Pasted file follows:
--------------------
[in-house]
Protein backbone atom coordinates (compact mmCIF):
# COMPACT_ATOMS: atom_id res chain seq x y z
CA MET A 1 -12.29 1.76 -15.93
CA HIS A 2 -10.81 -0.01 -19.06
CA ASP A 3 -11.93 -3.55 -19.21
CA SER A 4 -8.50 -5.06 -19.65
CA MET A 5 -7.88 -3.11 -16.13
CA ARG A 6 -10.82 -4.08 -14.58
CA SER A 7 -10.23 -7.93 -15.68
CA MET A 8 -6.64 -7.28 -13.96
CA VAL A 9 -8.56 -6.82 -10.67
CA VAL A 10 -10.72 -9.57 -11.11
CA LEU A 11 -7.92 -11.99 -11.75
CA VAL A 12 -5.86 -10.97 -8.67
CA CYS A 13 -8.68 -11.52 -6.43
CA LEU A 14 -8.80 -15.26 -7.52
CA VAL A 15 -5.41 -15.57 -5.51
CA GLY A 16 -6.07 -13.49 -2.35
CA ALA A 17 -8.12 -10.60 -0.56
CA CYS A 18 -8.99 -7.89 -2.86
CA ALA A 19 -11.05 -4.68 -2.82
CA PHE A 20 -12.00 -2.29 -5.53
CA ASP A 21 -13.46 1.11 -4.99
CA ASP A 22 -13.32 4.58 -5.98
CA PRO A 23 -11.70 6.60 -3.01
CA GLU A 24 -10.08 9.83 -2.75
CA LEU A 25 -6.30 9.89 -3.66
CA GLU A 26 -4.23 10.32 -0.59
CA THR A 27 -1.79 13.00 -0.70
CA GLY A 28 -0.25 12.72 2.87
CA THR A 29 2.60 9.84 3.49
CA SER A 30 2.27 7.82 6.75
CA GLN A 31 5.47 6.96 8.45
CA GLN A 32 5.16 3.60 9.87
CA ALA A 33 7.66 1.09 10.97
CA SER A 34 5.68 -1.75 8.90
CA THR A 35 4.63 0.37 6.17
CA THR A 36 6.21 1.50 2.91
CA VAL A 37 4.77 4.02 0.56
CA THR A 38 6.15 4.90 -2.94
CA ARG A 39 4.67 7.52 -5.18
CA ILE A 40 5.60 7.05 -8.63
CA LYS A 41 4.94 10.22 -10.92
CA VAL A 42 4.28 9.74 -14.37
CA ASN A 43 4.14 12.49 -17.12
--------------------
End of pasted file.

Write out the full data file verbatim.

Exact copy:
[in-house]
Protein backbone atom coordinates (compact mmCIF):
# COMPACT_ATOMS: atom_id res chain seq x y z
CA MET A 1 -12.29 1.76 -15.93
CA HIS A 2 -10.81 -0.01 -19.06
CA ASP A 3 -11.93 -3.55 -19.21
CA SER A 4 -8.50 -5.06 -19.65
CA MET A 5 -7.88 -3.11 -16.13
CA ARG A 6 -10.82 -4.08 -14.58
CA SER A 7 -10.23 -7.93 -15.68
CA MET A 8 -6.64 -7.28 -13.96
CA VAL A 9 -8.56 -6.82 -10.67
CA VAL A 10 -10.72 -9.57 -11.11
CA LEU A 11 -7.92 -11.99 -11.75
CA VAL A 12 -5.86 -10.97 -8.67
CA CYS A 13 -8.68 -11.52 -6.43
CA LEU A 14 -8.80 -15.26 -7.52
CA VAL A 15 -5.41 -15.57 -5.51
CA GLY A 16 -6.07 -13.49 -2.35
CA ALA A 17 -8.12 -10.60 -0.56
CA CYS A 18 -8.99 -7.89 -2.86
CA ALA A 19 -11.05 -4.68 -2.82
CA PHE A 20 -12.00 -2.29 -5.53
CA ASP A 21 -13.46 1.11 -4.99
CA ASP A 22 -13.32 4.58 -5.98
CA PRO A 23 -11.70 6.60 -3.01
CA GLU A 24 -10.08 9.83 -2.75
CA LEU A 25 -6.30 9.89 -3.66
CA GLU A 26 -4.23 10.32 -0.59
CA THR A 27 -1.79 13.00 -0.70
CA GLY A 28 -0.25 12.72 2.87
CA THR A 29 2.60 9.84 3.49
CA SER A 30 2.27 7.82 6.75
CA GLN A 31 5.47 6.96 8.45
CA GLN A 32 5.16 3.60 9.87
CA ALA A 33 7.66 1.09 10.97
CA SER A 34 5.68 -1.75 8.90
CA THR A 35 4.63 0.37 6.17
CA THR A 36 6.21 1.50 2.91
CA VAL A 37 4.77 4.02 0.56
CA THR A 38 6.15 4.90 -2.94
CA ARG A 39 4.67 7.52 -5.18
CA ILE A 40 5.60 7.05 -8.63
CA LYS A 41 4.94 10.22 -10.92
CA VAL A 42 4.28 9.74 -14.37
CA ASN A 43 4.14 12.49 -17.12